Voice recognition technology expert Dr. Susan Boyce recently spoke with members of the Computer Science and Women in Engineering Science and Technology clubs to share her professional story with its members at a recent club meeting.
This event is the first of many to be co-sponsored by the American Association of University Women (AAUW) and various science clubs, which will give a behind-the-scenes look at careers through the eyes of industry professionals in the fields of science and mathematics. The goal of the partnership between the AAUW and Brookdale is to promote leadership skills in students and raise awareness of issues affecting women. Presentations for this semester will focus on helping women succeed in the Science, Technology, Engineering and Mathematic fields. The presentations are open to all students, regardless of gender.
Boyce, the first expert to offer her professional resources through this partnership, is a member of AAUW and has worked locally as an engineer for Bell Labs and AT&T. She worked with her colleagues to develop technology that enables gadgets to recognize human speech. She eventually ended up in Silicon Valley doing consulting work for fortune 500 companies. Most recently she and her team worked to design voice and body movement technology for the Xbox Kinect™ as well as a spoken dialog prototype that was acquired by Apple.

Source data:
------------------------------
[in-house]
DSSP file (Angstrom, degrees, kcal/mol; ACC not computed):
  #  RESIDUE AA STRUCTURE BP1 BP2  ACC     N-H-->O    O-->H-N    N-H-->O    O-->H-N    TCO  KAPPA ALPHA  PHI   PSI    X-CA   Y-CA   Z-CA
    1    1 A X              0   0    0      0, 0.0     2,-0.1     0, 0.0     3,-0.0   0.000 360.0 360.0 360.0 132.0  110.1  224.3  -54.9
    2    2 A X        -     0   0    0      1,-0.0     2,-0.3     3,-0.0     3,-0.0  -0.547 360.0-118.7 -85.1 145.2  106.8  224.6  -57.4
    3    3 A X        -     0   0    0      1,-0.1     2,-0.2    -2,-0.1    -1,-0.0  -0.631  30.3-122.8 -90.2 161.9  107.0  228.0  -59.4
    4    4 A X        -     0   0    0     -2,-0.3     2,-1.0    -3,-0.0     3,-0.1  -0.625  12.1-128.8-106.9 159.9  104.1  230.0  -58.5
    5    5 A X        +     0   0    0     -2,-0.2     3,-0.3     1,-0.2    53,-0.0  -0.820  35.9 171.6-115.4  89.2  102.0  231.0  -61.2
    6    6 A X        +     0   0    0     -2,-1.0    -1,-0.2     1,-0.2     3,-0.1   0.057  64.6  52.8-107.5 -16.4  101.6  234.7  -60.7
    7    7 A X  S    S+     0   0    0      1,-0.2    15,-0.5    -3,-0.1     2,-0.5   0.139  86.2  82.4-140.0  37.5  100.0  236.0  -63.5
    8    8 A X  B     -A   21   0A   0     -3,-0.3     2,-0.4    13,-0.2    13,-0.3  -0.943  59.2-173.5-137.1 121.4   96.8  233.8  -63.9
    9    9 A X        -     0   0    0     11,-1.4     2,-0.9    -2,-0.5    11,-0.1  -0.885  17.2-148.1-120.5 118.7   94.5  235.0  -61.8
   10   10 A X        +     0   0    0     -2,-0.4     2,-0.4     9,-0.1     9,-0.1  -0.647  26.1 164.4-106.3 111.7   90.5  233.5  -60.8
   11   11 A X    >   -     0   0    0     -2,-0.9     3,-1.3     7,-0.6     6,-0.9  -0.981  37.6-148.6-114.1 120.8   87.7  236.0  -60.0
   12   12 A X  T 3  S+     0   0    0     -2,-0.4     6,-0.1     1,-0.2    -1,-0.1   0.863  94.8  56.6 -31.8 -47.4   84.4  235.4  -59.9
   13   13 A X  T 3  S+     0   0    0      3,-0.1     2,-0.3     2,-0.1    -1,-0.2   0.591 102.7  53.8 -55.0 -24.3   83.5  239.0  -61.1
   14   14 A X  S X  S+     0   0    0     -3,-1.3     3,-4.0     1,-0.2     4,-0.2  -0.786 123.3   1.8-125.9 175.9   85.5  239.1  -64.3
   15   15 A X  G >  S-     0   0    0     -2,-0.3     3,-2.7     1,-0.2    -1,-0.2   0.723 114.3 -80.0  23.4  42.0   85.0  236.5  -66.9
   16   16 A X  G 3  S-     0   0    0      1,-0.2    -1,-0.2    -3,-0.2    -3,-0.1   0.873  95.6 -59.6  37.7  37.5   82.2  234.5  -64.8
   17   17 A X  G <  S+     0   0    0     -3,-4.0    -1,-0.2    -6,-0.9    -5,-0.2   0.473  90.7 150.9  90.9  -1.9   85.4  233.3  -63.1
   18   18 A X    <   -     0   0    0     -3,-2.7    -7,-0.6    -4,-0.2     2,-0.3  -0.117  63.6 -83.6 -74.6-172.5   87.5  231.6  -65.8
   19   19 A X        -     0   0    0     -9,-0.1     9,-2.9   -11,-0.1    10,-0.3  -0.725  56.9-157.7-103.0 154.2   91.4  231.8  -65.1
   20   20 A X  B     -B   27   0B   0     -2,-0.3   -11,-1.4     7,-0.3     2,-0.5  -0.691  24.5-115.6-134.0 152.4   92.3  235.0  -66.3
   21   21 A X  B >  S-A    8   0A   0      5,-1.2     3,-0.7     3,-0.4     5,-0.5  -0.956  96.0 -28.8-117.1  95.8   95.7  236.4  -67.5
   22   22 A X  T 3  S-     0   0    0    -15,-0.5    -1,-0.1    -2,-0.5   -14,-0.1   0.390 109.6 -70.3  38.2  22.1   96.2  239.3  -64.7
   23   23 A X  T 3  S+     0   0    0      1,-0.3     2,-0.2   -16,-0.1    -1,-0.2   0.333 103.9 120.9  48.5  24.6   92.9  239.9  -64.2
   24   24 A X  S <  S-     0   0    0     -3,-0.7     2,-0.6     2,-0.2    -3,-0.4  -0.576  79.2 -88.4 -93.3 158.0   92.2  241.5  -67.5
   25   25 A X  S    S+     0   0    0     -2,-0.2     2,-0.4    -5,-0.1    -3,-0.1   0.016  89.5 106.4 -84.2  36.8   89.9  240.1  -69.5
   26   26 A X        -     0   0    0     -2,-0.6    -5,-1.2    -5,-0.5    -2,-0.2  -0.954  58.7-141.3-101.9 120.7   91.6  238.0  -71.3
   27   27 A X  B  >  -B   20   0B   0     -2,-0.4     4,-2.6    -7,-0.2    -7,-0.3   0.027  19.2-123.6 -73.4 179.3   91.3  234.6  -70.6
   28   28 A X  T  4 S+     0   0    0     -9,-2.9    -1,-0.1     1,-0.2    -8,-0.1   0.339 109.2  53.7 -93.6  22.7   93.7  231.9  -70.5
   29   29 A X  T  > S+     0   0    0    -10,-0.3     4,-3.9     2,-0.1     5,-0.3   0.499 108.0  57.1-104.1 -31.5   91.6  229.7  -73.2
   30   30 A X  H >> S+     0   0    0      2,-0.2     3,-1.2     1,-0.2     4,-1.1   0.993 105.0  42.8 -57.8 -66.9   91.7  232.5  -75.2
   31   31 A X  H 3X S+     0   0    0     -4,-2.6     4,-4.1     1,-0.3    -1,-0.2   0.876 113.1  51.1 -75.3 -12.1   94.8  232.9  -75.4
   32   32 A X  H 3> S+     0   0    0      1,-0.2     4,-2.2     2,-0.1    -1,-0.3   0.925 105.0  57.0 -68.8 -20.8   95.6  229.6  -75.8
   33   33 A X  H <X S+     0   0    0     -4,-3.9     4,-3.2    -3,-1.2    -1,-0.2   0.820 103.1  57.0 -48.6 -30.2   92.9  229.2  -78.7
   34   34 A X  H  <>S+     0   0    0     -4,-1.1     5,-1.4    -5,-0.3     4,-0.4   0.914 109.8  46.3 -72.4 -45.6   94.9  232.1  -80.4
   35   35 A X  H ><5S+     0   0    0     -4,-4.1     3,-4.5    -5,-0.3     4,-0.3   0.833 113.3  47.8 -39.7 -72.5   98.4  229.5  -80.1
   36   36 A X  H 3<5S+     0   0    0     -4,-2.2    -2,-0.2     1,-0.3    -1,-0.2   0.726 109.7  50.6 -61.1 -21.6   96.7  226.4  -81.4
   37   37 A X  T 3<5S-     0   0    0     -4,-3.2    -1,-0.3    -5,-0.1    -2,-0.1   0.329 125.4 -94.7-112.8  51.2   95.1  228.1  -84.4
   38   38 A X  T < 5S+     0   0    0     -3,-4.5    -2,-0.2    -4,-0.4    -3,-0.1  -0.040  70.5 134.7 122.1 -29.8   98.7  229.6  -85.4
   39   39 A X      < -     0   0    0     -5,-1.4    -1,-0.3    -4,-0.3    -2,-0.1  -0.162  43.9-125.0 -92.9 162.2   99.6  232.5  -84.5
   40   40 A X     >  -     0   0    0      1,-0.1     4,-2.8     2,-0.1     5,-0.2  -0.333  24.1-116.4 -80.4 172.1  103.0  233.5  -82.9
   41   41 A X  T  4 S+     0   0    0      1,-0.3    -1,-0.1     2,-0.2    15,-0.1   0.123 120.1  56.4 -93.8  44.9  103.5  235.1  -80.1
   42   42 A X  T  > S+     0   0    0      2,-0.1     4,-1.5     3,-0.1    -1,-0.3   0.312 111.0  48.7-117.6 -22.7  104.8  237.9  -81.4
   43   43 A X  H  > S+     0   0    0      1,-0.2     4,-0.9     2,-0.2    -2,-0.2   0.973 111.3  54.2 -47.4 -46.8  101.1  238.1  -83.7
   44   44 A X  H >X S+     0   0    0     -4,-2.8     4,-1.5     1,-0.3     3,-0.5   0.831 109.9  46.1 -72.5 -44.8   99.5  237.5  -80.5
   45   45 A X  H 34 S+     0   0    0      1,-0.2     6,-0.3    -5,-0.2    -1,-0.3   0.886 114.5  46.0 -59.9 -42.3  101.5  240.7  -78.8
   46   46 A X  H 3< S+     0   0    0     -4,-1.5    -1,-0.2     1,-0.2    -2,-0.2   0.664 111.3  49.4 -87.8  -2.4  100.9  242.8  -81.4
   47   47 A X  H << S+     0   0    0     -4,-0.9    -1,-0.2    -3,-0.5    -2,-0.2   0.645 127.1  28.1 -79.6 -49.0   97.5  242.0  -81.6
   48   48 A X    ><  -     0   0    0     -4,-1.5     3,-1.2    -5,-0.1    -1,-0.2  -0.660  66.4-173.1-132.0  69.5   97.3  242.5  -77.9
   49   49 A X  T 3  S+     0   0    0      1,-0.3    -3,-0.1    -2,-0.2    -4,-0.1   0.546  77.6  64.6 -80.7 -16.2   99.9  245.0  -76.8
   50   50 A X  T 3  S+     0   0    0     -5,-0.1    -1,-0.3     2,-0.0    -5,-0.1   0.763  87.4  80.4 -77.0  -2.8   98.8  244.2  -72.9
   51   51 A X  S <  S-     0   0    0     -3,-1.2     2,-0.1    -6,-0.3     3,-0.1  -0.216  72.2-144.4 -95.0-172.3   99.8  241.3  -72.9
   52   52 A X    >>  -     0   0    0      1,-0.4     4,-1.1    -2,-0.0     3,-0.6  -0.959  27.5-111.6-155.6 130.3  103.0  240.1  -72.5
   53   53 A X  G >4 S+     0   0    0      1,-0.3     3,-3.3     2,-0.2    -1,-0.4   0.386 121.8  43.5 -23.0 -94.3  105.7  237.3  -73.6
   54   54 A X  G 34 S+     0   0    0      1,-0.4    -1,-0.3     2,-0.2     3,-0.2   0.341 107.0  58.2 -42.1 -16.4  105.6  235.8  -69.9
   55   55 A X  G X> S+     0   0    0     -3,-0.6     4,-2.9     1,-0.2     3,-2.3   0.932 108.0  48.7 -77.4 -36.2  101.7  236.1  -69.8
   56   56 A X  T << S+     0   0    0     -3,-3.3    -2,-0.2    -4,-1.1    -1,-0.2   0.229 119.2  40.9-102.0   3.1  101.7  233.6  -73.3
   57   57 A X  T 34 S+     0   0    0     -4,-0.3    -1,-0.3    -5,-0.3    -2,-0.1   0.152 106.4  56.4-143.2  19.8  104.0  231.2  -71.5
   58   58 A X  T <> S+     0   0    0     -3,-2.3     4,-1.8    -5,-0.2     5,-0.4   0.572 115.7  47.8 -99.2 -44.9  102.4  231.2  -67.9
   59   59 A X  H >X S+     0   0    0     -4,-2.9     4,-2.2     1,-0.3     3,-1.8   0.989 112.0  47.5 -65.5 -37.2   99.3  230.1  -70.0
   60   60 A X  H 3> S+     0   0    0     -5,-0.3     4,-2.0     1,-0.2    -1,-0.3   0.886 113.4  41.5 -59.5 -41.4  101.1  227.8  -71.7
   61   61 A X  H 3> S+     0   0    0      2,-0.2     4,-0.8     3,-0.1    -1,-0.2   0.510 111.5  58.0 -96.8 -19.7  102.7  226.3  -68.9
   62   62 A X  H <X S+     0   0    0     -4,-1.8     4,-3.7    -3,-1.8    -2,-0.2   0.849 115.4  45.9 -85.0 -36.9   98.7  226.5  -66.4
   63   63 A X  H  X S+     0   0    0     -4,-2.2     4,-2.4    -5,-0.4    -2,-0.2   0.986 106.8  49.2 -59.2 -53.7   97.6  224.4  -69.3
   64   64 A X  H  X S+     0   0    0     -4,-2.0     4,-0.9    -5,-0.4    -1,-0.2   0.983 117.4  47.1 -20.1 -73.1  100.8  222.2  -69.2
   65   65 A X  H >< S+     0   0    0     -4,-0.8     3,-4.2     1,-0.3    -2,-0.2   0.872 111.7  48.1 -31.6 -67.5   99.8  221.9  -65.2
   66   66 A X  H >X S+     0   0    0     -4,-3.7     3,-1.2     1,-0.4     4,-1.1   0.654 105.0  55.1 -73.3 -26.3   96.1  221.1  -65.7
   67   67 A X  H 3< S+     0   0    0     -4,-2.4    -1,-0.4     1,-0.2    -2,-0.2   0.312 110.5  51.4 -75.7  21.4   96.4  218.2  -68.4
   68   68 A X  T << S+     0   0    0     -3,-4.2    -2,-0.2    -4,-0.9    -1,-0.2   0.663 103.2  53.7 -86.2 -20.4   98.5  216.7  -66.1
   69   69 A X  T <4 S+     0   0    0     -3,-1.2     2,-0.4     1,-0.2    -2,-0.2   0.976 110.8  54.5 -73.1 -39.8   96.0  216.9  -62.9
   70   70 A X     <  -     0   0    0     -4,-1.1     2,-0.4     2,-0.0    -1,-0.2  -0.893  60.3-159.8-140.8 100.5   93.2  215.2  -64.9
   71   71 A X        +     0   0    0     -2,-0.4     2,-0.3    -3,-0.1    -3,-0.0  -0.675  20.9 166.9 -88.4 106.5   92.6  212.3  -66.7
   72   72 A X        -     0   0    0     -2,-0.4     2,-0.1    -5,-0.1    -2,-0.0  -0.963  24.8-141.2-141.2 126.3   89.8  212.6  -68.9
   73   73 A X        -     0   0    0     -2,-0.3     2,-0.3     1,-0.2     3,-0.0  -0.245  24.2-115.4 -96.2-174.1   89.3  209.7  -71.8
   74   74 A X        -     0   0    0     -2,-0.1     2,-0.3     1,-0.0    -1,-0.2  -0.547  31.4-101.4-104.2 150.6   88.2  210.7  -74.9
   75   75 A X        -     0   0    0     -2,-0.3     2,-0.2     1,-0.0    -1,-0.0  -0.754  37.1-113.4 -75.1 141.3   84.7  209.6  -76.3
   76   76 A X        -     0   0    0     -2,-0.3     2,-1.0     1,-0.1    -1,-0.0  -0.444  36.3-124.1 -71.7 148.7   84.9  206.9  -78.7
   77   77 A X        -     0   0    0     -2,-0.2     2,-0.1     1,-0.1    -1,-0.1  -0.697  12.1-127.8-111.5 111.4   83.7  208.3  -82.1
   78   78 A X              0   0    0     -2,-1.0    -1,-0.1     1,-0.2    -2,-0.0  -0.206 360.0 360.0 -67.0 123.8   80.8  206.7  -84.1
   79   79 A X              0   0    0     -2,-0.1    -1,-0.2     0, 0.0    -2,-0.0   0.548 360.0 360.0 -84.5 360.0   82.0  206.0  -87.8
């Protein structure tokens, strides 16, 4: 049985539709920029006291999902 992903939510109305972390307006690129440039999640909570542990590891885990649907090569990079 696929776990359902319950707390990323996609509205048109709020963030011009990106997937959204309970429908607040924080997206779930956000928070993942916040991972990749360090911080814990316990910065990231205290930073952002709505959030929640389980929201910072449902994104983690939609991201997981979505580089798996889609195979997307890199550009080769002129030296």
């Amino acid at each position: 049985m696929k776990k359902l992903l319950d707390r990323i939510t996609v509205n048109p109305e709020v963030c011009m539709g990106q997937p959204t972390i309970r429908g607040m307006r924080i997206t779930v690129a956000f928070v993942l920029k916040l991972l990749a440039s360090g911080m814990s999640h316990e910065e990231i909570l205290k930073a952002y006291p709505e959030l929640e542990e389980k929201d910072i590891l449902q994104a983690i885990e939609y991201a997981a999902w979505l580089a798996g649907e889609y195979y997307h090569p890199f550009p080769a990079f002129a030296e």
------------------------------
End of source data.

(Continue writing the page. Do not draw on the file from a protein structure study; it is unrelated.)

During her presentation to club members, Boyce illustrated the intricacies necessary to cause devices to recognize voice commands. “There are many complexities in speech recognition technology, one of which is the fact that the English language has a lot of words and nearly an infinite number of ways to combine them,” she explained.
For weeks at a time, members of her team collected voice samples throughout the United States from women and men of various age groups, accents and races. The audio would then be spliced and entered into a database which would be stored into computer software. This is only the beginning phase of enabling the recognition aspect for software that is used in the cars, phones, and even gaming systems we utilize on a daily basis.
In addition to sharing career experiences, Boyce offered to mentor students. “My career was greatly influenced by mentors along the way and the most enjoyable part of the later years of my professional life was mentoring young team members,” she said.
Crystal Jennings an Electrical Engineering major shared her views on the event, “Dr. Boyce’s presentation was very professional and informative, and I am also interested in mentorship opportunity.”
Matt Plunket who is studying computer science and will be graduating this May 2013 stated, “This event was very informative and gave me a unique look at the behind-the-scenes view of working in technology.”
For more information about the liaison between the American Association of University Women and Brookdale contact Shauna Channer at 732-224-2705, or firstname.lastname@example.org.